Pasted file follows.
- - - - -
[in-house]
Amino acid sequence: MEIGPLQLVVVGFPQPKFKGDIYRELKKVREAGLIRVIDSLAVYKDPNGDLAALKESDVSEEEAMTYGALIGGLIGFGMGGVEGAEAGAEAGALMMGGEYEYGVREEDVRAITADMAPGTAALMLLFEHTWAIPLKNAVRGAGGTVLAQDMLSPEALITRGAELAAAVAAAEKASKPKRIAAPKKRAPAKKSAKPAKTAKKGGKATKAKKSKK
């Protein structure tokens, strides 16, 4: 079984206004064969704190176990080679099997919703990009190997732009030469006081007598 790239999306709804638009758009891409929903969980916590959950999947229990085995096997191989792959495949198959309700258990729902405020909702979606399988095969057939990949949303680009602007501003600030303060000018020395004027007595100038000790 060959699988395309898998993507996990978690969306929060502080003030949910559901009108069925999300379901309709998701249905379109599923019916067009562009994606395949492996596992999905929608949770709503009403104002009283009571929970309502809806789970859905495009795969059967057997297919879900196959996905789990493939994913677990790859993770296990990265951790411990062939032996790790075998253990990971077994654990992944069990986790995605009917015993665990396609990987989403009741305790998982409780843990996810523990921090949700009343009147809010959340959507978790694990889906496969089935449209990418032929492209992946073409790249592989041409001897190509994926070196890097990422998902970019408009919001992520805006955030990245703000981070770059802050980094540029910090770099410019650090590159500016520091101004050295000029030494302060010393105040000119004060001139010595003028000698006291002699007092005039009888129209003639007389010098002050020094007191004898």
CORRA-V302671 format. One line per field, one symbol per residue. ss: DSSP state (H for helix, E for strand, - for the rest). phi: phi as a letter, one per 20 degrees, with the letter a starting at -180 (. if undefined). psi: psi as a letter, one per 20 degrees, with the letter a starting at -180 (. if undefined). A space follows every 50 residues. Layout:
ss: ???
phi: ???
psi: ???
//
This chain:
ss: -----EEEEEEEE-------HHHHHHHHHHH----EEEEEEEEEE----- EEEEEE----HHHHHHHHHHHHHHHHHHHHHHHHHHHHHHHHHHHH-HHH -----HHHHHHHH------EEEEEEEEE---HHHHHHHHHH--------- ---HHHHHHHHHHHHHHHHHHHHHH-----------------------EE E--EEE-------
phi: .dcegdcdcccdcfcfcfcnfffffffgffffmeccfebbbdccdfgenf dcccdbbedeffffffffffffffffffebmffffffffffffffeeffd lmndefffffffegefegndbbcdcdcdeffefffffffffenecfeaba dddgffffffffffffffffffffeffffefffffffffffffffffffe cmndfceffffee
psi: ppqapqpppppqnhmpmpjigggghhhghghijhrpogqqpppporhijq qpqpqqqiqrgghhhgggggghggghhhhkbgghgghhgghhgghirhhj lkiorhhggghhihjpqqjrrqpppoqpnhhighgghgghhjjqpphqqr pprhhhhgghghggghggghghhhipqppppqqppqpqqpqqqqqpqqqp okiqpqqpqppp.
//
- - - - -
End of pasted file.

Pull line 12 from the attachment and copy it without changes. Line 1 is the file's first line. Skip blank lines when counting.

psi: ppqapqpppppqnhmpmpjigggghhhghghijhrpogqqpppporhijq qpqpqqqiqrgghhhgggggghggghhhhkbgghgghhgghhgghirhhj lkiorhhggghhihjpqqjrrqpppoqpnhhighgghgghhjjqpphqqr pprhhhhgghghggghggghghhhipqppppqqppqpqqpqqqqqpqqqp okiqpqqpqppp.